Peer Reviewed Publications

Monitoring war destruction from space using machine learning
Published in PNAS June 8, 2021 118 (23)
With Hannes Mueller, Andre Groeger, Jonathan Hersh, and Joan Serrat

Satellite imagery is becoming ubiquitous. Research has demonstrated that artificial intelligence applied to satellite imagery holds promise for automated detection of war-related building destruction. While these results are promising, monitoring in real-world applications requires high precision, especially when destruction is sparse and detecting destroyed buildings is equivalent to looking for a needle in a haystack. We demonstrate that exploiting the persistent nature of building destruction can substantially improve the training of automated destruction monitoring. We also propose an additional machine-learning stage that leverages images of surrounding areas and multiple successive images of the same area, which further improves detection significantly. This will allow real-world applications, and we illustrate this in the context of the Syrian civil war.

Book Chapters

Historical Data: Where to Find Them, How to Use Them – Joint with Paola Giuliano in Handbook of Historical Economics, edited by Alberto Bisin and Giovanni

The Use of Archaeological Data In Economics – Joint with Luigi Pascali in Handbook of Historical Economics, edited by Alberto Bisin and Giovanni Federico

Working Papers

The Ant and the Grasshopper: Seasonality and the Invention of Agriculture
Review and Resubmit at Quarterly Journal of Economics

During the Neolithic Revolution, seven populations independently invented agriculture. In this paper, I argue that this innovation was a response to a large increase in climatic seasonality. Hunter-gatherers in the most affected regions became sedentary in order to store food and smooth their consumption. I present a model capturing the key incentives for adopting agriculture, and I test the resulting predictions against a global panel dataset of climate conditions and Neolithic adoption dates. I find that invention and adoption were both systematically more likely in places with higher seasonality. The findings of this paper imply that seasonality patterns 10,000 years ago were amongst the major determinants of the present day global distribution of crop productivities, ethnic groups, cultural traditions, and political institutions.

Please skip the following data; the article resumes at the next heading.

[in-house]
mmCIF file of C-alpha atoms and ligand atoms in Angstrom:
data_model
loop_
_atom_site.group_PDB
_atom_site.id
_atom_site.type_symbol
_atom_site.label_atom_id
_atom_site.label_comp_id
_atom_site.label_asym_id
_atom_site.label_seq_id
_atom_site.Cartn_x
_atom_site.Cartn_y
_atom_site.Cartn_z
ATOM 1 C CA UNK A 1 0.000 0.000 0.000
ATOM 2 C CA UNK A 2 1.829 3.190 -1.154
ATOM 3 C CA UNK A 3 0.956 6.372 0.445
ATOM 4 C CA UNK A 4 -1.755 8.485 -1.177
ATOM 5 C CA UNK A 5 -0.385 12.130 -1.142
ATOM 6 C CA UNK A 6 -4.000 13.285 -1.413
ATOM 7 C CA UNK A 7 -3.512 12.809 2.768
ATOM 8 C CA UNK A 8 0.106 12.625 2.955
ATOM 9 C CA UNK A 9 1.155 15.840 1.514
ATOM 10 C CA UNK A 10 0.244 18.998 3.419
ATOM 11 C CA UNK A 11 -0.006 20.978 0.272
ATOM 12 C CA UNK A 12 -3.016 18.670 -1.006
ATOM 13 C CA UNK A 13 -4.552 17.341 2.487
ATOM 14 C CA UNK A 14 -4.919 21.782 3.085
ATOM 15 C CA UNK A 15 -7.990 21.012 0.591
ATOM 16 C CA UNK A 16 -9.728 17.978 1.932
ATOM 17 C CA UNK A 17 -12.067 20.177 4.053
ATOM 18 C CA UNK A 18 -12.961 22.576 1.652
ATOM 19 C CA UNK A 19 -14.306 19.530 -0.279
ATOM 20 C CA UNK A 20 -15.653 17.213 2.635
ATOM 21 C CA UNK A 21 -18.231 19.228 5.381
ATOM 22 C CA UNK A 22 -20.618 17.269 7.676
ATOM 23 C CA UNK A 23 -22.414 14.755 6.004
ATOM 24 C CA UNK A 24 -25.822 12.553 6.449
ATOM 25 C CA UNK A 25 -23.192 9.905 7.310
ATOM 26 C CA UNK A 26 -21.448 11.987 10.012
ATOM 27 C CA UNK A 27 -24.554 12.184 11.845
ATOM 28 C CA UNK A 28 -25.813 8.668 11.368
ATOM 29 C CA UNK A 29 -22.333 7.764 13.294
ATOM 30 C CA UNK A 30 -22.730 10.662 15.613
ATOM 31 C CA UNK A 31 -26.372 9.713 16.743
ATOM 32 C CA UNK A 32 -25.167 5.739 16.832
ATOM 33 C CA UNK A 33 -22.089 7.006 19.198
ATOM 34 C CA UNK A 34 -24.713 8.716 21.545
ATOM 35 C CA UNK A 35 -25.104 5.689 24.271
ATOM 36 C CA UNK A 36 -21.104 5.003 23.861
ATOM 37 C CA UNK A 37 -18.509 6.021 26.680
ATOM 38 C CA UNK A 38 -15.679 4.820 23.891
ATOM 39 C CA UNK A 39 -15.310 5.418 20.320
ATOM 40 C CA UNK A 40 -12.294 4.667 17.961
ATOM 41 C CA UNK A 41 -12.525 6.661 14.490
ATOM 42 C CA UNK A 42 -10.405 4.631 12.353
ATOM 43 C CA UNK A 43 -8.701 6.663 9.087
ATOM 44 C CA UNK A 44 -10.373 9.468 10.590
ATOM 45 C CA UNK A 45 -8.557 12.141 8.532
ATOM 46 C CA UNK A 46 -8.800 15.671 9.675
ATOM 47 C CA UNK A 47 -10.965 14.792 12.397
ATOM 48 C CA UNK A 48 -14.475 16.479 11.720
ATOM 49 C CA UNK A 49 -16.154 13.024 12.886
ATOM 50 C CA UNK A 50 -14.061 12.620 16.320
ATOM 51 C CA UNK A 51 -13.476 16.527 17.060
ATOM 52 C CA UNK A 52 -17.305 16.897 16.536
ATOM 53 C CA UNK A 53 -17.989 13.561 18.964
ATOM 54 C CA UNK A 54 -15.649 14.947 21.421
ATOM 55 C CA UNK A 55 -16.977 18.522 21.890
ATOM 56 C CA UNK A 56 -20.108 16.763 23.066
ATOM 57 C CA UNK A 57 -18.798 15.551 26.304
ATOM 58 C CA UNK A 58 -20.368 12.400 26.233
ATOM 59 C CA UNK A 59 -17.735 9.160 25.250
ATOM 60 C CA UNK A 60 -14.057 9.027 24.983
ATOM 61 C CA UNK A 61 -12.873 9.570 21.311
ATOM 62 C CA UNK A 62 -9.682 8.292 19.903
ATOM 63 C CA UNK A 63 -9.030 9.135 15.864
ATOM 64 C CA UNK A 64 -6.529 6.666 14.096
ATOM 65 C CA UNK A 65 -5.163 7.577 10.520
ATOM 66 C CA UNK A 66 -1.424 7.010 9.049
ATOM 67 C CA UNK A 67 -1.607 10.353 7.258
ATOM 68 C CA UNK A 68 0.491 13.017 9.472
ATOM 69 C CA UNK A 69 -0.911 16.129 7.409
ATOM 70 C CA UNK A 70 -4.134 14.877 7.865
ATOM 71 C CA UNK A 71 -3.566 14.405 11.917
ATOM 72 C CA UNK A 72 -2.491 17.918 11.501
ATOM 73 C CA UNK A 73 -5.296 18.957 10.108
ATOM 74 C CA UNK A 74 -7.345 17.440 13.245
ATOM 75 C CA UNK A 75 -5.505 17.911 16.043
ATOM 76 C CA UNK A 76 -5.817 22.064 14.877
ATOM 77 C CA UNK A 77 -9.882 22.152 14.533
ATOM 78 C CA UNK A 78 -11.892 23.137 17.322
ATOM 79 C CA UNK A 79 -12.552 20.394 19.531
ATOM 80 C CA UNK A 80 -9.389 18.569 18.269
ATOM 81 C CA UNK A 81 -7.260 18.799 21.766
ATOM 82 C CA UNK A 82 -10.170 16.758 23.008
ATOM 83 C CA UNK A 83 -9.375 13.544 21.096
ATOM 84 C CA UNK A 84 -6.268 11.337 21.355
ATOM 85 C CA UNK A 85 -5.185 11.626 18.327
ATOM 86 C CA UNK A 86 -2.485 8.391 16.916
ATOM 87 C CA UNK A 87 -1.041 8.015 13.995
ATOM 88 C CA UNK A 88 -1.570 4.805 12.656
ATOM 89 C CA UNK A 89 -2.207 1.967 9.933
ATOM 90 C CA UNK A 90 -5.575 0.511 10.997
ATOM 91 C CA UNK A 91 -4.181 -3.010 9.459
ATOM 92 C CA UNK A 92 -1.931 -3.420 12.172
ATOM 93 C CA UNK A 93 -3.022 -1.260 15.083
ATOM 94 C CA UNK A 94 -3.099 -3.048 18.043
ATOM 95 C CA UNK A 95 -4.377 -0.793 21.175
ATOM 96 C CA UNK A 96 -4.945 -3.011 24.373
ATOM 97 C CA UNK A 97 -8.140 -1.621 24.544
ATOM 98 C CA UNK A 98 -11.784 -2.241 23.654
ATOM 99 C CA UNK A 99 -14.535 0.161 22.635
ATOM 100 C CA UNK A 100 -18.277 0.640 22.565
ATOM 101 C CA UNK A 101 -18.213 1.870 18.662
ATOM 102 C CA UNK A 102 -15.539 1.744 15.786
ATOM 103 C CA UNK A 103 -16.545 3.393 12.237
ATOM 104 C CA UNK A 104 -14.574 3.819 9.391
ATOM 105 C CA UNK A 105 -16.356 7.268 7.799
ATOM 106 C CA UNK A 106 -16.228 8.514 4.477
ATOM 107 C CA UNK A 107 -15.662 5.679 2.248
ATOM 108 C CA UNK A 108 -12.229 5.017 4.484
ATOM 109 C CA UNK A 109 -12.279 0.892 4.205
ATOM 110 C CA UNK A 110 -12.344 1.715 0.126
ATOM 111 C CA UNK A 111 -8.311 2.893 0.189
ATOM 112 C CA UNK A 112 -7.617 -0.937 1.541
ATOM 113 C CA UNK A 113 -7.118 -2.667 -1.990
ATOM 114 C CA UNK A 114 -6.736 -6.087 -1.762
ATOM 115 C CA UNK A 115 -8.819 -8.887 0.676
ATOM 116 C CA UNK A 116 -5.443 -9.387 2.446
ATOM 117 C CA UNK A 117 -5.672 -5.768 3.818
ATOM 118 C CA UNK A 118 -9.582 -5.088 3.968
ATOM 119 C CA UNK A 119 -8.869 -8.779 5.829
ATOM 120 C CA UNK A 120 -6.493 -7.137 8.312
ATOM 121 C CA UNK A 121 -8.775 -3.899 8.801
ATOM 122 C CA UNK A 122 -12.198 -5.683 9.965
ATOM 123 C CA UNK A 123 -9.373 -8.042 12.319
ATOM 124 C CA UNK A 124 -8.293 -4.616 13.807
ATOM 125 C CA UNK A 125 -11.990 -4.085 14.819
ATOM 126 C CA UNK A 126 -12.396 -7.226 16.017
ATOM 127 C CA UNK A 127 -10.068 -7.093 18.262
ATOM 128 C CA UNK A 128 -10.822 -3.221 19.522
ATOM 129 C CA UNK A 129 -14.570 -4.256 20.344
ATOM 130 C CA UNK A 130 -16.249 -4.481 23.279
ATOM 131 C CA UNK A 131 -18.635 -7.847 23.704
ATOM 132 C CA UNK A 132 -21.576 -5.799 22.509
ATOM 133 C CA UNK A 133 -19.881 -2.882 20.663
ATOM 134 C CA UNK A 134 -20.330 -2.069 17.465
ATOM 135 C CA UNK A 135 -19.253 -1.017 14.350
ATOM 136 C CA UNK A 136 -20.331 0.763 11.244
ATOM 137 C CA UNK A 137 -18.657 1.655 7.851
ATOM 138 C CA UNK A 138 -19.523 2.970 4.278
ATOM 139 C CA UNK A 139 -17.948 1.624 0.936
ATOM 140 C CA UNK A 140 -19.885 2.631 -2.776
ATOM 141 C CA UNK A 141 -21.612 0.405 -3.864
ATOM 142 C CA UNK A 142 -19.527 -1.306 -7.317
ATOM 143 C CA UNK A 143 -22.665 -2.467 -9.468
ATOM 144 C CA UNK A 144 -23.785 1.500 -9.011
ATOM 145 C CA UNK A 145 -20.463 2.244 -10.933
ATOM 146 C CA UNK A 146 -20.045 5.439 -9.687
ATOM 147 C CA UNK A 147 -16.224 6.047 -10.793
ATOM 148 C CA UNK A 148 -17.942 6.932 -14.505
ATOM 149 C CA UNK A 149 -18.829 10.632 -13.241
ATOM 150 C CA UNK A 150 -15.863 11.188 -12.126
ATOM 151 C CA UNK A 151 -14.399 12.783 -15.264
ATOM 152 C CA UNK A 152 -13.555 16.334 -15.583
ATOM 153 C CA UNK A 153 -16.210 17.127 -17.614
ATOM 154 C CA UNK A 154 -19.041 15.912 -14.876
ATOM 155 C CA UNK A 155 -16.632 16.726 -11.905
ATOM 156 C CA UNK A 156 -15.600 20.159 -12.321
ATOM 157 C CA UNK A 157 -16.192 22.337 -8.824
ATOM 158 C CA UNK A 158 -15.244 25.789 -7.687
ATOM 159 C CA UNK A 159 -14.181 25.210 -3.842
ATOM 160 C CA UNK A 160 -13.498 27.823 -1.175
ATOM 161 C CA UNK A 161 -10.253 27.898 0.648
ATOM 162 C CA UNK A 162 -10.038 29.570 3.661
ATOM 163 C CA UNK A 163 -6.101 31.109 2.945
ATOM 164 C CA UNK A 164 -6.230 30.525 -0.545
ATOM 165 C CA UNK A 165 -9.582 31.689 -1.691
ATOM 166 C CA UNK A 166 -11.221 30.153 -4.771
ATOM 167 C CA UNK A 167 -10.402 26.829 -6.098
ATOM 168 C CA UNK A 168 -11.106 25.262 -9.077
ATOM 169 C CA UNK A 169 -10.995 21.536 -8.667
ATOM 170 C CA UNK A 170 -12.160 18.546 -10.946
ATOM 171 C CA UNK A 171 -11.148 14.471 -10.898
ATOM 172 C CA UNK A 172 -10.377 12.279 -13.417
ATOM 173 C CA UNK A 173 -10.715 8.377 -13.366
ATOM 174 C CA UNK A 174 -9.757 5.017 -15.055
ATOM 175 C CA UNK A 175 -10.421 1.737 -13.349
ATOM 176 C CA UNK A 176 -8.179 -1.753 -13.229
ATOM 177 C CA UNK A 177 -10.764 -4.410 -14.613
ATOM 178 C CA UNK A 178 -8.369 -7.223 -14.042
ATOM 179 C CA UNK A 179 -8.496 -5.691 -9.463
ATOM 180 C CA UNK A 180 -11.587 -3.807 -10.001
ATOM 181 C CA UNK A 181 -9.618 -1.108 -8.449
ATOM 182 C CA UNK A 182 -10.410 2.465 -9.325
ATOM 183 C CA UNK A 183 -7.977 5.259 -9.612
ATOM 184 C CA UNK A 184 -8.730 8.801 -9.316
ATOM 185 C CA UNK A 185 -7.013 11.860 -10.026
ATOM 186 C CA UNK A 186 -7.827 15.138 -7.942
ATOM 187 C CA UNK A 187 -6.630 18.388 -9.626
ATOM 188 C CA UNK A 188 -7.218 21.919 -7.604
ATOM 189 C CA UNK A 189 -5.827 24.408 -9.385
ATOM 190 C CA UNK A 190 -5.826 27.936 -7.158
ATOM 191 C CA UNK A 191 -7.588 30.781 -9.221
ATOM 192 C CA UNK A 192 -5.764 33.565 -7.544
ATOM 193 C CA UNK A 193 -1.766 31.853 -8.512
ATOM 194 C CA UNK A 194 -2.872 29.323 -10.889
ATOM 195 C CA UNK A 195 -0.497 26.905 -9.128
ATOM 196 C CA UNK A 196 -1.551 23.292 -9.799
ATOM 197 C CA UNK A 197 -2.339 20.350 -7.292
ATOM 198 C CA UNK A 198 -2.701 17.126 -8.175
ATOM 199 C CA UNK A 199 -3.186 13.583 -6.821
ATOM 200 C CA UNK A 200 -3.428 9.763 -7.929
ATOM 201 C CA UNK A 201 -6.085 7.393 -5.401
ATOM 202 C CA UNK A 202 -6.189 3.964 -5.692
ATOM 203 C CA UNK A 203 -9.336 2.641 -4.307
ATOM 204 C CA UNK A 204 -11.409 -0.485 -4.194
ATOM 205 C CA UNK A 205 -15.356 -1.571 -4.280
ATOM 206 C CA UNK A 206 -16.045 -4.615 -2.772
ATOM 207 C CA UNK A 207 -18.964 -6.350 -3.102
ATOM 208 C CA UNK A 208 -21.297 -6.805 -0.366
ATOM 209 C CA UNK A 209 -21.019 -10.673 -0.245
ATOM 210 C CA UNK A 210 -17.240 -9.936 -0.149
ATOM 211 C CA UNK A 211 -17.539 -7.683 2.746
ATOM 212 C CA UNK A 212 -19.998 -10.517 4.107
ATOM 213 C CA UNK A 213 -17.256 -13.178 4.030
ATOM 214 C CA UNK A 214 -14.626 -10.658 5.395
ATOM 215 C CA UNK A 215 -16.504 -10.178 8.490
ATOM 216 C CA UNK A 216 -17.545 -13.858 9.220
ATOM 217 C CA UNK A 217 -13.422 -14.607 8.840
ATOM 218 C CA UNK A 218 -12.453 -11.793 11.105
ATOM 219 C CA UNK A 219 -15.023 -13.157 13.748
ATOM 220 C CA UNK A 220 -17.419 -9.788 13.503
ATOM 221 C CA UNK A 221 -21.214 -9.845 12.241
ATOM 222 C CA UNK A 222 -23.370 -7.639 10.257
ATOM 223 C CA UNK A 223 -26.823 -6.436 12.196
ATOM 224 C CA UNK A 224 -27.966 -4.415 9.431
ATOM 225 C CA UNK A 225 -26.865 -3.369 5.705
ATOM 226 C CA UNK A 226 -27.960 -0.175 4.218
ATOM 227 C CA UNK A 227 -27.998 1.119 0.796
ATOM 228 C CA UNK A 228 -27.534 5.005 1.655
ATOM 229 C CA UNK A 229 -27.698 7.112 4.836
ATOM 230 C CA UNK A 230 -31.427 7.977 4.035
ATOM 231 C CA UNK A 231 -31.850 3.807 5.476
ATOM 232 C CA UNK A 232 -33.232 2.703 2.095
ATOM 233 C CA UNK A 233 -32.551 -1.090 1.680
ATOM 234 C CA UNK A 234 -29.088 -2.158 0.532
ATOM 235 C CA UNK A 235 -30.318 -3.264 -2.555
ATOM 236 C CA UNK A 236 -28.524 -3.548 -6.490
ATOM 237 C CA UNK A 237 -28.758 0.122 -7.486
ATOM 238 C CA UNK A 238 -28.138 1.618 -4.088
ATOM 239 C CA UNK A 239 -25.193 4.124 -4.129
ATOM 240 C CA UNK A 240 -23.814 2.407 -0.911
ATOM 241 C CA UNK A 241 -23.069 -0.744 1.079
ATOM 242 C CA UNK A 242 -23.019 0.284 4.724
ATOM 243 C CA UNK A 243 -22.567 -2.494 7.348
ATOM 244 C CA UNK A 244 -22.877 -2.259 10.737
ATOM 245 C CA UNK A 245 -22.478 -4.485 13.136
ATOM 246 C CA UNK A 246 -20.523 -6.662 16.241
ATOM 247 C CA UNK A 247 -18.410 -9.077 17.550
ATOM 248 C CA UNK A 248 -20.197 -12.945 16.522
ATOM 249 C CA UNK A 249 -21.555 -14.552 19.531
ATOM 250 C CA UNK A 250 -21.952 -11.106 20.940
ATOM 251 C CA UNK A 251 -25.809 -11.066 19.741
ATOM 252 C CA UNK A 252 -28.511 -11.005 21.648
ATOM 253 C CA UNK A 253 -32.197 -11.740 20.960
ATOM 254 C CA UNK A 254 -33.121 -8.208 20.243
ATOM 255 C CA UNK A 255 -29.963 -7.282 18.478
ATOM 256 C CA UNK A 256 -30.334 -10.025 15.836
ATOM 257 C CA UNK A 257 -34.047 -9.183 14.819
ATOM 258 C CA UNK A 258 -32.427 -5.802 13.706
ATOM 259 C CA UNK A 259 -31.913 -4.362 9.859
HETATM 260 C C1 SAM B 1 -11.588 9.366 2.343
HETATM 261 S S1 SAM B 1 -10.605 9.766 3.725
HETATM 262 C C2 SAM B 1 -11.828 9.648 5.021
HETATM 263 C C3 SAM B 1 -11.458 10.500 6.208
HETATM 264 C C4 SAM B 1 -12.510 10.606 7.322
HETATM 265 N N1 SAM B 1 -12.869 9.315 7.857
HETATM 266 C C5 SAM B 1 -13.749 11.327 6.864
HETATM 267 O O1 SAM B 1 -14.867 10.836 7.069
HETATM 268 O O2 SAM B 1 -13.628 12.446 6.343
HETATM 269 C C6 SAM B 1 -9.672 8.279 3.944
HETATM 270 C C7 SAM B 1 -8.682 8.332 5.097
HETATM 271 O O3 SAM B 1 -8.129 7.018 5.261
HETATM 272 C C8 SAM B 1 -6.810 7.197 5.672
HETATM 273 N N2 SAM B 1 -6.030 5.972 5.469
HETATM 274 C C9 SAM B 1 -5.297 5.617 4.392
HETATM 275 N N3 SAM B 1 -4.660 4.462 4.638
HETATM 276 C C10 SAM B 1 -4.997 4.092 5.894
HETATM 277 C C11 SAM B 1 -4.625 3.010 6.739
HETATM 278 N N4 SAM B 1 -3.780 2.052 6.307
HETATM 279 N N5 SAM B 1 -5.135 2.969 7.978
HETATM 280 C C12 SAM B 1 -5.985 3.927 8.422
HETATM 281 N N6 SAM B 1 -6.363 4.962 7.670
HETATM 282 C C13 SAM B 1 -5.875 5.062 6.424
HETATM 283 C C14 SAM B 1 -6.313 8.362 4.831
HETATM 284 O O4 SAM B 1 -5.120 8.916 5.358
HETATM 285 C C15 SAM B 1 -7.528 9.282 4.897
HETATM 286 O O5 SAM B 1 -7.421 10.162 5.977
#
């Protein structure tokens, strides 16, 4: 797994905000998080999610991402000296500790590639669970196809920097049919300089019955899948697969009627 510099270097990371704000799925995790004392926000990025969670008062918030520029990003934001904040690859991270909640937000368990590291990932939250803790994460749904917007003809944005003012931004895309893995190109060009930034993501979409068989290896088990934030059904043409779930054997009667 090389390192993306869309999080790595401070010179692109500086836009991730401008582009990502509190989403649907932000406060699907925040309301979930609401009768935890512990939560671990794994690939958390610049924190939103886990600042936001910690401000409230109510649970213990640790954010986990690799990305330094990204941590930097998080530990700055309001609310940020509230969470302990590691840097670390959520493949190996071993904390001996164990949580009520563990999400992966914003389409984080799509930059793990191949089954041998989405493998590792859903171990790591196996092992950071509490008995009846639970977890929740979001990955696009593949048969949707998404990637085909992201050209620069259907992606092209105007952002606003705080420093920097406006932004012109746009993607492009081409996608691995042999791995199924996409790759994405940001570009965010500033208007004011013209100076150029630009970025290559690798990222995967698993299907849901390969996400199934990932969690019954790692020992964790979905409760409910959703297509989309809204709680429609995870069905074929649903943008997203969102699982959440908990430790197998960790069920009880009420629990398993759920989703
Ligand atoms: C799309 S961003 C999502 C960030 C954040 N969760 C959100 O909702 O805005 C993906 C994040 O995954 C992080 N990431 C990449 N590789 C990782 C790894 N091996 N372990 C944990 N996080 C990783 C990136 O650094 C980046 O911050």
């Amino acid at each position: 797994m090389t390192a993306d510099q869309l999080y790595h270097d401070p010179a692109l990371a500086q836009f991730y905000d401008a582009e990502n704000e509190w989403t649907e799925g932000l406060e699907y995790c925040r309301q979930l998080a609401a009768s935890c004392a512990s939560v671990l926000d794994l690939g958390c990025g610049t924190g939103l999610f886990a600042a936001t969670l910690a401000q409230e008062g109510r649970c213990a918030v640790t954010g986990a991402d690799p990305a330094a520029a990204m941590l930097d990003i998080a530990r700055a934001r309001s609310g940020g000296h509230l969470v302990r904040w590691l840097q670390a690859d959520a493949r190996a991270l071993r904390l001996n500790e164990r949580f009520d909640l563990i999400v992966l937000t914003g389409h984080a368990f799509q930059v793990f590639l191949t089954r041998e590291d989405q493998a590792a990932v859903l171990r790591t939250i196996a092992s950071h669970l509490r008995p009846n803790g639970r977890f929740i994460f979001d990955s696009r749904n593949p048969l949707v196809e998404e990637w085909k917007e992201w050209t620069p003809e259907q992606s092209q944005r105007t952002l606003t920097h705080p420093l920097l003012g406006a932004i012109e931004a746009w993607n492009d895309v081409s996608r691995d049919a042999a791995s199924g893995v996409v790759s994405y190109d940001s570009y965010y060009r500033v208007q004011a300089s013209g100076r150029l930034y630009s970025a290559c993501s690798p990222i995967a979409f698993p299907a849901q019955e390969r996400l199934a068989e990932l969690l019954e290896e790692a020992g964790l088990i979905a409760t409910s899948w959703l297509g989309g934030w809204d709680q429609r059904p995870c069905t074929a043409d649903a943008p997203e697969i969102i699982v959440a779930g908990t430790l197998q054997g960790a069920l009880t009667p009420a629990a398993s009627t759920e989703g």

All Along the Watchtower: Military Landholders and Serfdom Consolidation in Early Modern Russia – joint with Timur Nathkov

We study the emergence of extractive institutions induced by external military threats.Using the case of early modern Russia, we explore the consolidation of serfdom under the pressure of landholding military elites who gained political influence due to the prolonged struggle with steppe nomads. To contain nomadic raids, the Russian state erected defense lines on the southern frontier, and granted lands in the area to soldiers in charge of its defense. The soldiers could not farm while on defensive duties, nor could they compete in the market for peasant labor because the lands had been selected for their defensive rather than agricultural value. The system was therefore only sustainable by gradually binding peasants to the land. Using newly digitized 17th century population data, we showa higher prevalence of serfs and military landholders in districts on the defense line. We also find a higher prevalence of small estates – up to 25 serf households – sufficient to support a warrior and his family. Placebo tests reveal that these patterns do not hold for non-serf peasants and in other, defensively non-optimal, locations. To ensure causality,we develop a novel algorithm that reconstructs the optimal invasion routes for nomads and pinpoints the optimal location of the defense line using topographic data. Our results suggest that military considerations – rather than the high land-labor ratio – were among the key factors of serfdom formation. This sheds new light on the possible mechanisms of institutional divergence between Eastern and Western Europe in the early modern period.


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